explosion proof as they are used in engine compartments of Ford
Exploders. S/V Lionheart uses one, rated at 200A I think, for the master
electronics power bus contactor. A continuous-duty contactor switches
off a separate power bus that all our electronics is connected to, except
the emergency secondary Icom M59 VHF, because my captain can't remember
to shut everything down. Now he doesn't have to, just push in the push-
pull switch next to the big red light staring him in the face. That
works great!

"Lionheart" had electric roller furling for its headsail when it was new,
but the sea, of course, soon consumed the furler in the spray. Up in the
portside cabinet in the V-berth were 3 contactors like this hooked to a
12V bus back to the main breaker panel. Her anchor winch only went one
way. You released the clutch to pay out the all-chain rode. During
taking it apart for maintenance, I noticed the local footswitch, SPST,
had extra wires to the drive motor that went nowhere. Experimenting with
them, I found the motor had forward and reverse windings! So, I wired
the motor to the furler's existing contactors, and left the original one-
way up switch on the winch's case hooked up, too. Now, you can pay out
more rode or wind it in by moving the old furler's control switch on-off-
on back in the center cockpit (half naked in the middle of the night when
a storm unexpectedly rears its ugly head, for instance...(c No more
clamoring around in the dark in your underwear cursing the clutch release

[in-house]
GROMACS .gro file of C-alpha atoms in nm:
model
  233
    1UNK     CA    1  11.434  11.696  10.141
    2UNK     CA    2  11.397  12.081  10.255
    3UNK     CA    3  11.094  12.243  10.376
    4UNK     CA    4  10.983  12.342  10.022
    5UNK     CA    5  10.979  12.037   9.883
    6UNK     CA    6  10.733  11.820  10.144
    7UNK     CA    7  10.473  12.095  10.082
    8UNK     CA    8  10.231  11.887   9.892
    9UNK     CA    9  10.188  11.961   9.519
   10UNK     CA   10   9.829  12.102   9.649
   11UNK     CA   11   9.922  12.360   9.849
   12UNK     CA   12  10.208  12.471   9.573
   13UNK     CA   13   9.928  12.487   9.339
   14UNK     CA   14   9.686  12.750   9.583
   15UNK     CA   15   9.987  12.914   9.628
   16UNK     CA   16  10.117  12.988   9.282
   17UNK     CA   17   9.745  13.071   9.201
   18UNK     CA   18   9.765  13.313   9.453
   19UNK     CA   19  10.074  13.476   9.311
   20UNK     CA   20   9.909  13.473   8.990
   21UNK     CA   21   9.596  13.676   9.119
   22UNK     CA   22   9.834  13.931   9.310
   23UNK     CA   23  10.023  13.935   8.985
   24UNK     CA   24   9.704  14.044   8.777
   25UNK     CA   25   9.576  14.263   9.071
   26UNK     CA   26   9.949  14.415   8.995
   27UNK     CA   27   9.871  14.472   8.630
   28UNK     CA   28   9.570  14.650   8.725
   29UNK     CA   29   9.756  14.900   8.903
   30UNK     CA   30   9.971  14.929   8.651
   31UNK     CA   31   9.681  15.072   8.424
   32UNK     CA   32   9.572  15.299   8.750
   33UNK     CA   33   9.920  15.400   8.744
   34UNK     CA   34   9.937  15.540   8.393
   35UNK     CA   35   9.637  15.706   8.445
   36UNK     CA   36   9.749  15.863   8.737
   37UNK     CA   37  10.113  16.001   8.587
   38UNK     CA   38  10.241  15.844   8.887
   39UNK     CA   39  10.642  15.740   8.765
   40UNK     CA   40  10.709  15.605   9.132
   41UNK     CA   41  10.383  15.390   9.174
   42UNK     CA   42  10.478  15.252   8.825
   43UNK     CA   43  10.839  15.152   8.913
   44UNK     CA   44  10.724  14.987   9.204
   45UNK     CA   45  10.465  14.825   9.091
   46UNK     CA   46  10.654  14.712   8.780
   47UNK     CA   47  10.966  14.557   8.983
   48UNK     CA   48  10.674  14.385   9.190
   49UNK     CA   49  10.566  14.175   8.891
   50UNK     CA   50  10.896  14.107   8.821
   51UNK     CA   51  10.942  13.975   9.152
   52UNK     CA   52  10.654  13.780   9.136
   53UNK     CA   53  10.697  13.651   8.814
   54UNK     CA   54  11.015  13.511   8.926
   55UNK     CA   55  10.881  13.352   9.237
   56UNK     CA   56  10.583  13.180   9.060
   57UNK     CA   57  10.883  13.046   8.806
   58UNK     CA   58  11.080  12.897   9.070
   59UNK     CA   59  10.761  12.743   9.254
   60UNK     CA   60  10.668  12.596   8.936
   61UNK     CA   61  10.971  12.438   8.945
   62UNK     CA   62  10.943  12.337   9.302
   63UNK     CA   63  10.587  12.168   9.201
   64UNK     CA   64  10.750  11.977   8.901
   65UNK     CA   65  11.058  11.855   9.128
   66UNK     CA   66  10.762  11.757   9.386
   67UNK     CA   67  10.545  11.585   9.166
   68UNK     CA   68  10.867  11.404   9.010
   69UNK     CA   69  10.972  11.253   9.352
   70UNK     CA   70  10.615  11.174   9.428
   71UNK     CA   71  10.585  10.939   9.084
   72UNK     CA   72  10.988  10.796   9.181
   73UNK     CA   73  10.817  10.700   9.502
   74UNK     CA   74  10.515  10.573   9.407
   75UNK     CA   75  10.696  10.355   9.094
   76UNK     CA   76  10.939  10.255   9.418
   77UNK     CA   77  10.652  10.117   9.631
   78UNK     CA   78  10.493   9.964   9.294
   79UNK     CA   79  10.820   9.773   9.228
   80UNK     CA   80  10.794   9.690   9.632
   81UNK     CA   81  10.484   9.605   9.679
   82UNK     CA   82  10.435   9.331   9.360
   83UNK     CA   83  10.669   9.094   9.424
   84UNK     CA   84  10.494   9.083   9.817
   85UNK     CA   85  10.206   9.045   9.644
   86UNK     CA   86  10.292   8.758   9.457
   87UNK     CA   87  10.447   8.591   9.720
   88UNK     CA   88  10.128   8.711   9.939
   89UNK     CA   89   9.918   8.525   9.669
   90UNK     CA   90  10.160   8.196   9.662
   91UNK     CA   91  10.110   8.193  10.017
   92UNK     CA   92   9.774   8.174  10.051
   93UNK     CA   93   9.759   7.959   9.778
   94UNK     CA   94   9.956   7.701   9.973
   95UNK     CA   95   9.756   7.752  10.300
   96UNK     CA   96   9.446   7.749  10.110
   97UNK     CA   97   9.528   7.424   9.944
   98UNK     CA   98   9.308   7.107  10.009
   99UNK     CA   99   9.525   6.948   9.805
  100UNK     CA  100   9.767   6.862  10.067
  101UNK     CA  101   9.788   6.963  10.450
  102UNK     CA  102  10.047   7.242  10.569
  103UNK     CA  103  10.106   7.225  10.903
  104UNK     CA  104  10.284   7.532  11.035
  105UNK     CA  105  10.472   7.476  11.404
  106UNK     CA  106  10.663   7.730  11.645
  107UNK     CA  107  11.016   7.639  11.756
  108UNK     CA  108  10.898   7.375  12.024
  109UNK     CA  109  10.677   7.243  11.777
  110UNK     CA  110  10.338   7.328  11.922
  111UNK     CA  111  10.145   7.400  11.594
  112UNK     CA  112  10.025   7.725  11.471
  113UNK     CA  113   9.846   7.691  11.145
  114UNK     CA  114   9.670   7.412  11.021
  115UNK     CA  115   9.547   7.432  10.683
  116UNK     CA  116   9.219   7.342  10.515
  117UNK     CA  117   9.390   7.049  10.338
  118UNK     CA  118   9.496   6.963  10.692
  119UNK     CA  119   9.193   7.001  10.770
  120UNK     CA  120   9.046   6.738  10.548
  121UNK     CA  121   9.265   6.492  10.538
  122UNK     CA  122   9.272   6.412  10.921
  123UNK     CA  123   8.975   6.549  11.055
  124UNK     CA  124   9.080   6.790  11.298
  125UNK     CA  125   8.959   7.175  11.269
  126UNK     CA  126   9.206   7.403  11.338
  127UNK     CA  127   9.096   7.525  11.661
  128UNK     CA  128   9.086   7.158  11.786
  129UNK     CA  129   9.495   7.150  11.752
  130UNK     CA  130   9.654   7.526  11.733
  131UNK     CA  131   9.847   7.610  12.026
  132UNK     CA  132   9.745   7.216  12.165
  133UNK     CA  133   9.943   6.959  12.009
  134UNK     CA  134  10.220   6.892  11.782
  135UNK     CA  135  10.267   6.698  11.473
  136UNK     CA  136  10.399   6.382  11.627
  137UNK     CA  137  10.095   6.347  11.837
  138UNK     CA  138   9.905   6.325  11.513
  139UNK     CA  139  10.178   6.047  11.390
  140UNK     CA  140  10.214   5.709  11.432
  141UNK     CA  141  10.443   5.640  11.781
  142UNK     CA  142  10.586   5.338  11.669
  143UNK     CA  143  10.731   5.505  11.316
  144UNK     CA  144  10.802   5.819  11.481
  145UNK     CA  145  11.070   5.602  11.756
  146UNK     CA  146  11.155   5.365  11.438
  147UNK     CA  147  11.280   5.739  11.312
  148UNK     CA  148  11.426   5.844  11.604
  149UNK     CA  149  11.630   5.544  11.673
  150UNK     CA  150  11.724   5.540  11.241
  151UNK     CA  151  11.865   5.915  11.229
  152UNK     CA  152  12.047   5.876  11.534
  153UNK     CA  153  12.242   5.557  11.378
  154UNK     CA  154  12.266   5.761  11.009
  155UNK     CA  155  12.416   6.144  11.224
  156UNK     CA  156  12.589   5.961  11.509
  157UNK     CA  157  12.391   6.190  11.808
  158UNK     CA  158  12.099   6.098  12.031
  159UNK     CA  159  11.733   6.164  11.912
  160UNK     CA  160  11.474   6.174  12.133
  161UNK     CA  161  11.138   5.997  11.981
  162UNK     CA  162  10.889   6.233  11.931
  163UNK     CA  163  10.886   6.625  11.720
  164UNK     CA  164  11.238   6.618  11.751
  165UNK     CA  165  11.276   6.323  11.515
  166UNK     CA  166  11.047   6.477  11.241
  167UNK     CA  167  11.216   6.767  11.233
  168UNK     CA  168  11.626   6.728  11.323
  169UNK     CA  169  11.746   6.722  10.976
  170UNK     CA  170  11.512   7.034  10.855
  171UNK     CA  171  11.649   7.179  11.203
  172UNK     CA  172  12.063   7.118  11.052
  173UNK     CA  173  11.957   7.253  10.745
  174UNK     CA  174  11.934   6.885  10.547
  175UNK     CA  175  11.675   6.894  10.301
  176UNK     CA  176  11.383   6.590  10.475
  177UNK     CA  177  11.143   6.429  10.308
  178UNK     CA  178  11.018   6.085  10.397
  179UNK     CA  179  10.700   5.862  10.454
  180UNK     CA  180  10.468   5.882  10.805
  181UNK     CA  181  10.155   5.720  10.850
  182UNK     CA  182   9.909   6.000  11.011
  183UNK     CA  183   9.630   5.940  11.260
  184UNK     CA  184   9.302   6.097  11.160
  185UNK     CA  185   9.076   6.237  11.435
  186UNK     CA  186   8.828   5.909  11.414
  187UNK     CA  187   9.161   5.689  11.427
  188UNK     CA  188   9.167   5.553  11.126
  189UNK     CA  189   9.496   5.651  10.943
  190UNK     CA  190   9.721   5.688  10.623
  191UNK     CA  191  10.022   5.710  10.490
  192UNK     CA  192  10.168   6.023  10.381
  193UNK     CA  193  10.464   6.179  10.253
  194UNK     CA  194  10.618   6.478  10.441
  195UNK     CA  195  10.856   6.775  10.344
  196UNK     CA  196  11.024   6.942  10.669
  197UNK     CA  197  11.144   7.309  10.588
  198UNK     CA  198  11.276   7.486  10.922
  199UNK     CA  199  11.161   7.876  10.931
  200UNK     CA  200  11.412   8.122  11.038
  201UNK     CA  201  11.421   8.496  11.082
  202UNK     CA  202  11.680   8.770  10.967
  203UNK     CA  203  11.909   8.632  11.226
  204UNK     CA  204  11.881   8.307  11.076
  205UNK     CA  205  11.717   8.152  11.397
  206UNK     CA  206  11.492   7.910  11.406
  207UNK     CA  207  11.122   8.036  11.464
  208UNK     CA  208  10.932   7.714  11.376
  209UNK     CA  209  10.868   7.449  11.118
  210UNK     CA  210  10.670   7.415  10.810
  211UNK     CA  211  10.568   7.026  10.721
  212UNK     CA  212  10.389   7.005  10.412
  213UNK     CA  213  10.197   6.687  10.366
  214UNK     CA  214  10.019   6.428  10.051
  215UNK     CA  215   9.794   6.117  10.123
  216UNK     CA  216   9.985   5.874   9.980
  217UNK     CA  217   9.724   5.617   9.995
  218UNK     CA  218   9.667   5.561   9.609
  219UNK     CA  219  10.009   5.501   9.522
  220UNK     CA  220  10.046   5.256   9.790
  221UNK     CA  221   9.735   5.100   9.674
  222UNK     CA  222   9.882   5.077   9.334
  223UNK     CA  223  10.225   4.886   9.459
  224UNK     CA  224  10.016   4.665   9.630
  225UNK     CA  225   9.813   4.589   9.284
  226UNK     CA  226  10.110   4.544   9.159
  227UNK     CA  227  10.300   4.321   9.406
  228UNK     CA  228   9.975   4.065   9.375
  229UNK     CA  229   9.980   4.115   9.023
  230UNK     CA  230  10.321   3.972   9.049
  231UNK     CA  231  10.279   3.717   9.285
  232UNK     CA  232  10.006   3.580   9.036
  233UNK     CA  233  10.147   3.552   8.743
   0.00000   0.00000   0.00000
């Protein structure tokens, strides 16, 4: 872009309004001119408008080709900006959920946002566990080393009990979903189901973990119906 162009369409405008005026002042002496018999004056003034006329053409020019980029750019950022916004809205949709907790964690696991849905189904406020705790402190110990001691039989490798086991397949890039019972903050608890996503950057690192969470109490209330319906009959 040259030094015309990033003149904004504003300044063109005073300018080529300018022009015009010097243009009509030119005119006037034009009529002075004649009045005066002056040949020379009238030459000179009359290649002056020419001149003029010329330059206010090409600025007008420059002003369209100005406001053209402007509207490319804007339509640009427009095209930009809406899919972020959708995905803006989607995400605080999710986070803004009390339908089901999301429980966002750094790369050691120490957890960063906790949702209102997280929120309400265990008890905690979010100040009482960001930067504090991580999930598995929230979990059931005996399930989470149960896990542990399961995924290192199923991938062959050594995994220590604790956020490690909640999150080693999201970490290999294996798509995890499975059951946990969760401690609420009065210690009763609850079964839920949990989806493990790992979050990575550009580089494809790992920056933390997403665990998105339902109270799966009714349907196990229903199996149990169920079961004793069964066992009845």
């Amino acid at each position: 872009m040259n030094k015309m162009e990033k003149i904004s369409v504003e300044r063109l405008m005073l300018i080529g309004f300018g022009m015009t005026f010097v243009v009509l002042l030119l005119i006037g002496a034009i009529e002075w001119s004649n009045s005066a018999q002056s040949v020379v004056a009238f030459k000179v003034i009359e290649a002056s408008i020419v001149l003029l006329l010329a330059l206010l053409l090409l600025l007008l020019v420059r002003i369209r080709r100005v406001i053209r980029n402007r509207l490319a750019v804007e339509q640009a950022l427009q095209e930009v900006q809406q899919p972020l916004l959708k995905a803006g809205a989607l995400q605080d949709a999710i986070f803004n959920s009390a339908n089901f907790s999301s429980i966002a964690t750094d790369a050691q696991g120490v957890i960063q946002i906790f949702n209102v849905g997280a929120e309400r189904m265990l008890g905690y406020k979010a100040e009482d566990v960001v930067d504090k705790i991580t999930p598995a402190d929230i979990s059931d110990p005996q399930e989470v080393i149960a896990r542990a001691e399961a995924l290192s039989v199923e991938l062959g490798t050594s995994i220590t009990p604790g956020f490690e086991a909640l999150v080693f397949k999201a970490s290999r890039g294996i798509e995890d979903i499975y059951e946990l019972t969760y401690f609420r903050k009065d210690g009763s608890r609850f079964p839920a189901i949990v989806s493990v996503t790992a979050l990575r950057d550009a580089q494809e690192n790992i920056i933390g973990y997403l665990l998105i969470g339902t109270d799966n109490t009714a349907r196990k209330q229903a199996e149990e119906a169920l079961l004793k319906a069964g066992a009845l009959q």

toggle that's stuck because of the rode's pressure jerking on it in the
waves. Just press the button...(c;

Don't route the windlass' heavy cable to your control point. Those
starter contactors are all sealed and will last your lifetime doing it
remotely with a tiny switch switching the coils.

  #15   Report Post  
posted to rec.boats.electronics
Wayne.B
 
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Default Windlass Wiring Question

On Thu, 22 Jun 2006 09:40:55 -0400, Larry wrote:

Now, you can pay out
more rode or wind it in by moving the old furler's control switch on-off-
on back in the center cockpit (half naked in the middle of the night when
a storm unexpectedly rears its ugly head, for instance.


That's convenient for sure, but you should *really* use a hook line on
the anchor chain to off load the strain on the windlass when anchored.
The windlass bearings and seals are not designed to withstand cyclic
and/or shock loads, and will fail prematurely if exposed to that kind
of wear and tear.

Don't ask me how I know. :-)



  #16   Report Post  
posted to rec.boats.electronics
Larry
 
Posts: n/a
Default Windlass Wiring Question

Wayne.B wrote in
:

That's convenient for sure, but you should *really* use a hook line on
the anchor chain to off load the strain on the windlass when anchored.
The windlass bearings and seals are not designed to withstand cyclic
and/or shock loads, and will fail prematurely if exposed to that kind
of wear and tear.


You're absolutely right, of course. It depends on the anchorage. If it's